By Linda Ziehms, Senior Associate, Hambach & Hambach
Although the transposition of the 4th EU Directive on the prevention of Money Laundering (EU 2015/ 849 – 4th AMLD) is currently underway in all EU Member States with 26 June 2017 as deadline for the implementation, the EU Commission has proposed a new Directive (5th AMLD) in July 2016 amending the revised AML framework not yet put into force on national level. The said proposal of the 5th AMLD was prompted by the terrorist attacks in France 2015 as part of the Action Plan to strengthen the fight against the financing of terrorism published by the EU Commission in February 2016. The EU Commission asked the EU Member States to consider these – compared with the provisions of the 4th AMLD – stricter rules in their transposition process to be finished by June 2017 although the legislative decision process on EU level is not completed yet.
Key Elements of the 4th AMLD and proposed 5th AMLD (jointly AMLD):
- Introduction of centralized registers and registration duties (content, place of registration etc.) for recording beneficial ownership in companies and trust pursuing business activities as main goal on EU and Member State level
- Improved access rights of companies, press, social media etc. to the said registers of beneficial owners and trusts to increase transparency and to strengthen confidence in the financial markets and investors
- Extension of the scope of the 4th AMLD to impose its monitoring and Compliance rules to providers of exchange services for crypto-currencies (e.g. Bitcoins) and custodian wallet providers to close gaps in web-based financial activities
- Increased transparency by lowering maximum transaction limits for certain E-money products without identification requirements, e.g. non-reloadable pre-paid cards, from EUR 250 to EUR 150
- Strict identification requirements for the use of non-reloadable pre-paid cards for web-based transactions
- Settlement of E-Money transactions related to Acquirer payments are allowed only if the relevant E-Money was issued in a (Non-EU) country with an AML framework comparable with the prevention level of the EU
- Extension of Customer Due Diligence (CDD) requirements for Political Exposed Persons (PEP) covering PEP domiciled in all EU Member States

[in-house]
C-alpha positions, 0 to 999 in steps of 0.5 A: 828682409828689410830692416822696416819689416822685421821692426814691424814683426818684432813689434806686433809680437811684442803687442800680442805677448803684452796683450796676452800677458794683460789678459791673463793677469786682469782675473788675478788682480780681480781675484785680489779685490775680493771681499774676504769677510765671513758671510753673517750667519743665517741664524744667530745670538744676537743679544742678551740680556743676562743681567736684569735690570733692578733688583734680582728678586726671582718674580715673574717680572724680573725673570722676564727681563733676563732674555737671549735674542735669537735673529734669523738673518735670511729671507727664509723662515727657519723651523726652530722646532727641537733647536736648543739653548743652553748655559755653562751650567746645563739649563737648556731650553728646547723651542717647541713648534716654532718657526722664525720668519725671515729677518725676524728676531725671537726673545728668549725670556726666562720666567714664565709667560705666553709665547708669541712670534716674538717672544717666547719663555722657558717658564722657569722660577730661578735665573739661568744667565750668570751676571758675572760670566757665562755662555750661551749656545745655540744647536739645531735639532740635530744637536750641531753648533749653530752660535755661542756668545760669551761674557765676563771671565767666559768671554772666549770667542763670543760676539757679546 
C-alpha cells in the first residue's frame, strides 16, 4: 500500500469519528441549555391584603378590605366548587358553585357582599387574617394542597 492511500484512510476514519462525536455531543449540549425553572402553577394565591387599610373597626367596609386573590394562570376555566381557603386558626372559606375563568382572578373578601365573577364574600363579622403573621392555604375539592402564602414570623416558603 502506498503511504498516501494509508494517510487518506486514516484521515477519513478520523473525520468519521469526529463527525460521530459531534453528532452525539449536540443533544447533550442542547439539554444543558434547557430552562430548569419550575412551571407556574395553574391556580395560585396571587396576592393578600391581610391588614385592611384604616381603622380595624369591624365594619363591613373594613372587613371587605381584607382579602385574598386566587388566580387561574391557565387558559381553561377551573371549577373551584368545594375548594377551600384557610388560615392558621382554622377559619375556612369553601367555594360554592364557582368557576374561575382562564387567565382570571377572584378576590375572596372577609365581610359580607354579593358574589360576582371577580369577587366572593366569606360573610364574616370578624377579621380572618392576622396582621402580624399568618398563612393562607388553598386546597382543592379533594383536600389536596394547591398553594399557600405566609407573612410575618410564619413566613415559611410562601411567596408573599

- Increased and clearly defined CDD requirements for obliged parties detailing the Risk-based Approach of the AMLDs with respect to customers or activities in High-Risk (third) Countries named in the respective official list to be published by the EU.
- Requirement of all Member States to set up central electronic registers or data retrieval systems with information on the identity of holders and payment accounts with access rights for Financial Intelligence Units (FIUs)
- Higher transparency and more efficient supervision by an increased information exchange between the EU Member States and the relevant regulatory bodies (i.e. FIUs).
- Stricter sanctions regime (e.g. fines of up to EUR 1 million) for certain cases of Non-Compliance of obliged parties with the provisions of the AMLD as transposed into the national laws of the respective EU Member State.
For all obliged parties subject to the AMLD these requirements will lead to additional adaptions of their internal measures to prevent Money Laundering and terrorist funding in compliance with the regulatory framework. Issuers of E-Money in certain (Non-EU) countries and providers of settling Acquirer payments in E- Money in the EU will have to reconsider at least parts of their business model if the proposed 5th AMLD comes into force as currently proposed. Crypto-currency exchange platforms and custodian wallet providers are well-advised to prepare for applying the outlined provisions of the AMLD although the timeframe for implementation is still in discussion since the i.e. the European Banking Authority has doubts on the feasibility of the intended implementation date in June 2017 given the specificities of virtual currencies.